Today, 150 years ago, three ambassadors were sent by the Confederate government to Europe to be ambassadors there. One of the South's main hopes for victory was through foreign intervention. They knew the North had more men and resources, but many of the leaders hoped that foreign nations would come to their aid because of their need for cotton. A large part of England's economy came from processing the South's cotton, but they could not get any during the war because the North was blockading the South. So the South hoped that King Cotton would bring them on their side.
John Slidell
The three ambassadors sent were James Mason to England, John Slidell to France, and Pierre A. Rost to Spain. However, two of these men would do the Confederacy their greatest service before they even arrived in Europe.

Pierre A. Rost

Wednesday, August 10, 2011

Battle of Wilson's Creek

Battle of Wilson's Creek
The Battle of Wilson's Creek began at 5:30 a.m. when Lyon launched a surprise attack on the Confederate camp. The Confederates were at first surprised, but under the cover of their artillery they were able to form on a ridge known as Bloody Hill. General Price, the Confederate commander, is able to resist a Union attack.

The other Union column, under Sigel’s command was delayed, and they did not attack until after Lyon. They were successful at first as well, but the Confederates rallied, and advanced to repel the attack. Sigel's men, seeing the 3rd Louisiana Infantry advancing toward them, thought they were the 3rd Iowa Infantry, which wore gray as well. At a close distance they fired a volley and charged, destroying Sigel's men and throwing them into rout. They fled, losing four cannon.

General Lyon

However, since the Union forces were separated by some distance, Lyon was not aware of this defeat. Price launched three attacks against the Union line, but he was unable to break it, once coming within 20 steps of the Northern troops. Lyon was shot as he was bringing up reinforcements. As Price was preparing for a fourth attack, news was brought to the Northern commander of Sigel's defeat. Knowing they were greatly outnumbered and the assault was already a failure, a retreat was ordered, which was conducted in an orderly fashion. The Confederates, tired from their attacks and losses, did not pursue.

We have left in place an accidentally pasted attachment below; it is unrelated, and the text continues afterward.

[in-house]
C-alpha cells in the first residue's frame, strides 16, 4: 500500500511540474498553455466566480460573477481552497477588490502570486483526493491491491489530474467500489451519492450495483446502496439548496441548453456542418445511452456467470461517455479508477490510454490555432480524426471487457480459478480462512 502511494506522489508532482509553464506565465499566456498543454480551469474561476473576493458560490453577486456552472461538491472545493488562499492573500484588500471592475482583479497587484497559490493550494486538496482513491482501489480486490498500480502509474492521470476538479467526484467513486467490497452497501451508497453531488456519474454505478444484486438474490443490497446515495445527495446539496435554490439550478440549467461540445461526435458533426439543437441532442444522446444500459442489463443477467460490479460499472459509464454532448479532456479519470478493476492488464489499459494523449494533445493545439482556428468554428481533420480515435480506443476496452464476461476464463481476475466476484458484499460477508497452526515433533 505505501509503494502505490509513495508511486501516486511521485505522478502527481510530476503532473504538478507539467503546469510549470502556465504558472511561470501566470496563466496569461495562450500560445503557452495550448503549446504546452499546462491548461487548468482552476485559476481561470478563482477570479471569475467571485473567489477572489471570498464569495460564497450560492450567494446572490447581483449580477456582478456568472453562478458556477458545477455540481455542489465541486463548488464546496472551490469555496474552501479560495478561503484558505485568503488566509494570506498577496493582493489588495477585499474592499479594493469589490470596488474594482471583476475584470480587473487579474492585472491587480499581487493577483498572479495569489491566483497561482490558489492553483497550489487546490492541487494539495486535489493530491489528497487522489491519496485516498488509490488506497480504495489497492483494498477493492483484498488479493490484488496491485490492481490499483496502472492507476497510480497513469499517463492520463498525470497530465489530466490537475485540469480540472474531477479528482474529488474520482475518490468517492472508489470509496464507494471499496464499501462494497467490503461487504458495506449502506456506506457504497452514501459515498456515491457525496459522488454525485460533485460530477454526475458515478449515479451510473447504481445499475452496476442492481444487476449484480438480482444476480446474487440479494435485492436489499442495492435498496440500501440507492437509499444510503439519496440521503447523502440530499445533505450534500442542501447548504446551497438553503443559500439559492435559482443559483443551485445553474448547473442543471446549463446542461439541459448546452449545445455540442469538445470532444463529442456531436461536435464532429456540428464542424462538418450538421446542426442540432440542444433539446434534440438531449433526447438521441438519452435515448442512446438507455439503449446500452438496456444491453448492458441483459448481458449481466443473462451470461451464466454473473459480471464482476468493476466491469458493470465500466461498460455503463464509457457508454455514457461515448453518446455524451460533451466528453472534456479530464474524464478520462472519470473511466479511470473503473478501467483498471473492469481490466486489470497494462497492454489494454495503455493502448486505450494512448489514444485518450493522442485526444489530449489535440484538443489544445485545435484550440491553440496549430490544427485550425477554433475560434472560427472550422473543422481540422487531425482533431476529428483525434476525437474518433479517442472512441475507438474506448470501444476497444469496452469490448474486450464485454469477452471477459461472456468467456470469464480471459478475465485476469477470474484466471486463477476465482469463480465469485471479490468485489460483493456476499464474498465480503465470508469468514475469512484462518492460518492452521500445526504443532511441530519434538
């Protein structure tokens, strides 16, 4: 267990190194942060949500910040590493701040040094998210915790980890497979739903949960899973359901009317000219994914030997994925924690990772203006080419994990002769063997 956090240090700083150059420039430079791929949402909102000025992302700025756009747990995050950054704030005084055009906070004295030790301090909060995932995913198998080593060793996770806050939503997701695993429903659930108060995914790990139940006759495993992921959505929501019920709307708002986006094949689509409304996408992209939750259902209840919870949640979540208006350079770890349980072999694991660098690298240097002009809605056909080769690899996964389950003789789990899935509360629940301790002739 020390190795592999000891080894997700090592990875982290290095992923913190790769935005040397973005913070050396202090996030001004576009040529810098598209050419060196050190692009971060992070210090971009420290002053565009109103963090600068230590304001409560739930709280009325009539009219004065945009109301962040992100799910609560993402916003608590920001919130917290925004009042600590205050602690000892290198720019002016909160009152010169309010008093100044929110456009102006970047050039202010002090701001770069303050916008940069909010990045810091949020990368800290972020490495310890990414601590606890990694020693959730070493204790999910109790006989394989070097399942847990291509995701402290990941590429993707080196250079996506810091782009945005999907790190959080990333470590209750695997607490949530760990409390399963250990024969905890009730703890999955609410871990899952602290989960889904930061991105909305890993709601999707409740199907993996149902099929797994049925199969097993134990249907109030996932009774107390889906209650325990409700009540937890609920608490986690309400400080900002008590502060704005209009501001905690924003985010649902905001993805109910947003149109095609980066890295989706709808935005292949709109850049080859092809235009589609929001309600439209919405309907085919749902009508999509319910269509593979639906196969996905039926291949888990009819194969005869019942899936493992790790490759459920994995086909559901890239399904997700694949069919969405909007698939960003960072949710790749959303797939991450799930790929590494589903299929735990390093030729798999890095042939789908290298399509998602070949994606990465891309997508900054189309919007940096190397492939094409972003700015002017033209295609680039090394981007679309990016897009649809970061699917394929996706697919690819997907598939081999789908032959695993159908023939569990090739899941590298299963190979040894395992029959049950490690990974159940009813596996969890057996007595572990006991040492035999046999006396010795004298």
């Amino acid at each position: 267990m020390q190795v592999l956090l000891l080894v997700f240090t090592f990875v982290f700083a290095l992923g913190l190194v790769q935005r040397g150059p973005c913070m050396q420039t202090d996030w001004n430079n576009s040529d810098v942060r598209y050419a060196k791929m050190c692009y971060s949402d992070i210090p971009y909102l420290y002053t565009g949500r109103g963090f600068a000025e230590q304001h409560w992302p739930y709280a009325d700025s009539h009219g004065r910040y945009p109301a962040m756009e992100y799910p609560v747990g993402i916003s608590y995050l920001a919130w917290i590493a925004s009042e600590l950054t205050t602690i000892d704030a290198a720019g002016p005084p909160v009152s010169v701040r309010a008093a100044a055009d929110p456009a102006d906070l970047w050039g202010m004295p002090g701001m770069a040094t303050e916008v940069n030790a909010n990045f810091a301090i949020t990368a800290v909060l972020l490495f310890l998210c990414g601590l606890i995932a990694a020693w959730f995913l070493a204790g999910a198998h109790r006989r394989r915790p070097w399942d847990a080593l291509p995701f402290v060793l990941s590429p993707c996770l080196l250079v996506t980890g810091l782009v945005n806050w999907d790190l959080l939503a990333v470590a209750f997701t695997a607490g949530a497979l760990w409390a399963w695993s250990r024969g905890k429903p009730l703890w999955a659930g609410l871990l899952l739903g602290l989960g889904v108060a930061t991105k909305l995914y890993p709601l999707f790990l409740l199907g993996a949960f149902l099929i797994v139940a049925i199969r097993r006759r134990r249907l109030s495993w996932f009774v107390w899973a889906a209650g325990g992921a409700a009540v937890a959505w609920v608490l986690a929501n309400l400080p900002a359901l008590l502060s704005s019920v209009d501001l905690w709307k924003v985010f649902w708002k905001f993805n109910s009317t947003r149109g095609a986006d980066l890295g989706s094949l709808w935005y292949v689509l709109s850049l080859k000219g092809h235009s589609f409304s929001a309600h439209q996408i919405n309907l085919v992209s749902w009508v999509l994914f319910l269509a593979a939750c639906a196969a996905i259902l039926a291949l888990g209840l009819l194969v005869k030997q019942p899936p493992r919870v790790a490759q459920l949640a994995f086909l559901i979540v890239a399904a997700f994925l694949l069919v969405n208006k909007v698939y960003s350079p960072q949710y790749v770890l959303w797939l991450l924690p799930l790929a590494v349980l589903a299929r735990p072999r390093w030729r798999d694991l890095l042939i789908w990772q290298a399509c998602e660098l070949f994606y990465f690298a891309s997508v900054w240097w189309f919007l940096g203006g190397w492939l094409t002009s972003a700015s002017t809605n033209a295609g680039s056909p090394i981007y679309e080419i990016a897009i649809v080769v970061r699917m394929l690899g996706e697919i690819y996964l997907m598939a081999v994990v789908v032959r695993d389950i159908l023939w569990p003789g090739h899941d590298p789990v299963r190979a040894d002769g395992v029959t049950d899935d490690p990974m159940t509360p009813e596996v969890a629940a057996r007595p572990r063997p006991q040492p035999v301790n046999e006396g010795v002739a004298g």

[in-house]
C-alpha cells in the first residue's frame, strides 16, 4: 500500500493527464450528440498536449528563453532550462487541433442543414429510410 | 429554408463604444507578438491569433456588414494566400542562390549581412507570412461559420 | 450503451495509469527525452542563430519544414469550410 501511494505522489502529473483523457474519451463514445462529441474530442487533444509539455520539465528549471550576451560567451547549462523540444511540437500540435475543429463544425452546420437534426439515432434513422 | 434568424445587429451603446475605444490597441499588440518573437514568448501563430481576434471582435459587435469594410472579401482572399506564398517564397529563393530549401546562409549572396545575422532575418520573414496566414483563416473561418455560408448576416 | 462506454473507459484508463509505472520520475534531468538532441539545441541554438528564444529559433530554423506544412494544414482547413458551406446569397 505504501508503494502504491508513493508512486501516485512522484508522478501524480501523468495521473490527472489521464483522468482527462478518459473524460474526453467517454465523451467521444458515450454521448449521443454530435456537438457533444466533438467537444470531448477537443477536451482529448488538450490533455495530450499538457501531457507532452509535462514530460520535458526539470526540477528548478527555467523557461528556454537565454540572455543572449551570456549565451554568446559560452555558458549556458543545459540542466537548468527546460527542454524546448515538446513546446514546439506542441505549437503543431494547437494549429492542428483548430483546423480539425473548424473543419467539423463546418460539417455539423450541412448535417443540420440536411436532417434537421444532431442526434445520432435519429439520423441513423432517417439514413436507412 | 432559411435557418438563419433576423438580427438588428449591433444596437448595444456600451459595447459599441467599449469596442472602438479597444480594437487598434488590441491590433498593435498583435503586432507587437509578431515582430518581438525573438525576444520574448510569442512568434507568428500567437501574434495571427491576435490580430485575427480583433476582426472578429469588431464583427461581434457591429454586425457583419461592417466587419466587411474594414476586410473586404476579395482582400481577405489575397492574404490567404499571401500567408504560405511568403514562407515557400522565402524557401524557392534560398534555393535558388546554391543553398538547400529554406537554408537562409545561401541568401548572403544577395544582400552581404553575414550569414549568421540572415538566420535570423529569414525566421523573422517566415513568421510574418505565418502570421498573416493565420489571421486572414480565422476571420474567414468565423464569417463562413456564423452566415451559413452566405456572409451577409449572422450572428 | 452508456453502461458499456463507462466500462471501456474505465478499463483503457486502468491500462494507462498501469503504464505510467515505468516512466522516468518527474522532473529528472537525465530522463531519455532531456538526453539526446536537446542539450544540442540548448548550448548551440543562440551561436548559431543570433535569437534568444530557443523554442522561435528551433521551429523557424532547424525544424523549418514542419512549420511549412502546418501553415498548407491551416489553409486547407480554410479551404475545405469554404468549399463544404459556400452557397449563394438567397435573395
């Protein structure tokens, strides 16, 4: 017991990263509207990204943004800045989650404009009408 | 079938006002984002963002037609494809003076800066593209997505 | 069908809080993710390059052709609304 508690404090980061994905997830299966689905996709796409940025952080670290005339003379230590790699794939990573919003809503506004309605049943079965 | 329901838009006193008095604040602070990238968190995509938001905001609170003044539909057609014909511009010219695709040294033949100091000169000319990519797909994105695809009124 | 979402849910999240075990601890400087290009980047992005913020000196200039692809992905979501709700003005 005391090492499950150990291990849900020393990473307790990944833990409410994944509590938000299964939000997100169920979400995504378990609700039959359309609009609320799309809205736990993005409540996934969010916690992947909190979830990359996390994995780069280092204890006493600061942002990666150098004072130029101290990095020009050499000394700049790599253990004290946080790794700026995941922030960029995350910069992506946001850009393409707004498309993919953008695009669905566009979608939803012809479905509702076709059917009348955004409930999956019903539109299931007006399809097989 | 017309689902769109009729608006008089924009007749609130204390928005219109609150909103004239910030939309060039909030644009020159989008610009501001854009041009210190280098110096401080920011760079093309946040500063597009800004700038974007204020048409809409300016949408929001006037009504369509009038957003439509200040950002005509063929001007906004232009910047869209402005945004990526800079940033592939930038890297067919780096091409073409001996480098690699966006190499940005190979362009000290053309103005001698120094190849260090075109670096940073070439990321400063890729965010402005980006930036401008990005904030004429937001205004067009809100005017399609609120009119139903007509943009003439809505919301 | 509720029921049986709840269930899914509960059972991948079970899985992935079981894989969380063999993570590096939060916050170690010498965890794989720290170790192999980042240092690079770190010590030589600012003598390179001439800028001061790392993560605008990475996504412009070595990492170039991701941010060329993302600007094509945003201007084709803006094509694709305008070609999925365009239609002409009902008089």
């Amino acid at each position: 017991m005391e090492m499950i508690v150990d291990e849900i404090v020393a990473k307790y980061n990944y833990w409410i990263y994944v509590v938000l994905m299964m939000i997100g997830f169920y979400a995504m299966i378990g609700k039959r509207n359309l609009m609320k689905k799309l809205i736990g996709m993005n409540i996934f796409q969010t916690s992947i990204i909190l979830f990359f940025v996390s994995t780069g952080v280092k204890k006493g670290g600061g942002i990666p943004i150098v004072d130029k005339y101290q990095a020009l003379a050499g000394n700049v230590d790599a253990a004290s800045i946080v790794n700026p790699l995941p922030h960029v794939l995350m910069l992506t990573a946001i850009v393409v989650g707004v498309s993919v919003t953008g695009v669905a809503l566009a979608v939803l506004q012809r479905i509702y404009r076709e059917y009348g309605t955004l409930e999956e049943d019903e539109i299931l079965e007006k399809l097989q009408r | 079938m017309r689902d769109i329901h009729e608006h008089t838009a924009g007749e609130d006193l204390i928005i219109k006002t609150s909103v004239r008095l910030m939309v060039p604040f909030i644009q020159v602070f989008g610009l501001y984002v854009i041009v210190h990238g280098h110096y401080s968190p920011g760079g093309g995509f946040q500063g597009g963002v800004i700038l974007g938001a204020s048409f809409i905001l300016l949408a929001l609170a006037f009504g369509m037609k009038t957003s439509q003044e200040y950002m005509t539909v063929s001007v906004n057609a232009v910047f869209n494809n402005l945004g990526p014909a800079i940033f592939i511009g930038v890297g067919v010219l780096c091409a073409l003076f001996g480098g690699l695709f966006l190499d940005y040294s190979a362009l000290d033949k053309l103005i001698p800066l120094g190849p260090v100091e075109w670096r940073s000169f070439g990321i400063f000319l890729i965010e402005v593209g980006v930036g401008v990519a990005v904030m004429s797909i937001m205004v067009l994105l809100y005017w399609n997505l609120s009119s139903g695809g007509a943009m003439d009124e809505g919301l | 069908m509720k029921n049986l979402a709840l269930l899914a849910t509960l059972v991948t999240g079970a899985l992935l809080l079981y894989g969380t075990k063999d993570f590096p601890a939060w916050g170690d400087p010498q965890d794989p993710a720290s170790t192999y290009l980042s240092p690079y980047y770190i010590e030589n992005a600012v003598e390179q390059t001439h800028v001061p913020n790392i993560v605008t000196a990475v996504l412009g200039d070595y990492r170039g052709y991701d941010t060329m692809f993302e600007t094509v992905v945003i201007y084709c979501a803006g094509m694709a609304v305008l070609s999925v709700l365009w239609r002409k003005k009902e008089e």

The losses were similar on both sides, 1,200 or 1,300. After the battle Price wished to continue his advance with the Missouri troops, but his allies from the neighboring states refused. So he continued North without them, while they left the state.

Tuesday, August 9, 2011

Confederate Advanced into Missouri

Gen. Sterling Price
After the Missouri State guard and Gov. Claiborne Jackson were forced into exile, the governor's office was declared vacant and a new, pro-Northern governor was selected. But the pro-Confederates would not give up that easily. After being re-enforced, Gen. Sterling Price, commander of the Missouri militia had advanced forward into Missouri. Even though his troops were of bad quality, Price determined to press forward to capture Springfield, where the Union troops were encamped.

Lyon, being outnumbered by over two to one, decided to attack the Confederate camp in order to allow him to make his retreat. He planned to attack in two columns, one on the flank and the other in front, and strike early on the morning of August 10th. So he started out on the rainy night of August 9th, 150 years ago today.

Sunday, August 7, 2011

Seven New Ironclads

James B. Eads
Today the construction of seven new ironclads was approved by the United States government. Ironclads remained a relatively new force in naval technology. They had seen limited service in Europe, and had proven to be useful there. Both North and South were working on ironclads for the Virginia theater, the Monitor and the Virginia respectively, but these new ships were intended for service on the Mississippi river. The boats were later named the Cairo, Carondelet, Cincinnati, Louisville, Mound City, Pittsburgh, and St. Louis. These boats were funded by James B. Eads, an American inventor. They were all of the same design, and were called Pook's Turtles after their builder and appearance. They were originally quoted at $90,000 per vessel, but the cost ended up being double that. Eads paid for them out of his own pocket, and they went into action before he was reimbursed by the federal government. These ships would be very important in the naval battles on the Mississippi river.

USS Cairo

USS Mound City

Saturday, August 6, 2011

Lincoln Confiscates the Slaves of the South

Today, 150 years ago, Lincoln signed the First Confiscation Act into law. The Confiscation Act permitted the seizure of any property used to support what they saw as the insurrection of the South. The property that was the most controversial was slaves. This would be the first step that the government would make towards freeing the Southern slaves. Lincoln was hesitant to sign the act, fearing it would make the remaining border states leave the Union to protect the slaves. But he eventually signed it on this day interpreting it not as freeing the slaves, but transferring their ownership to the Federal government.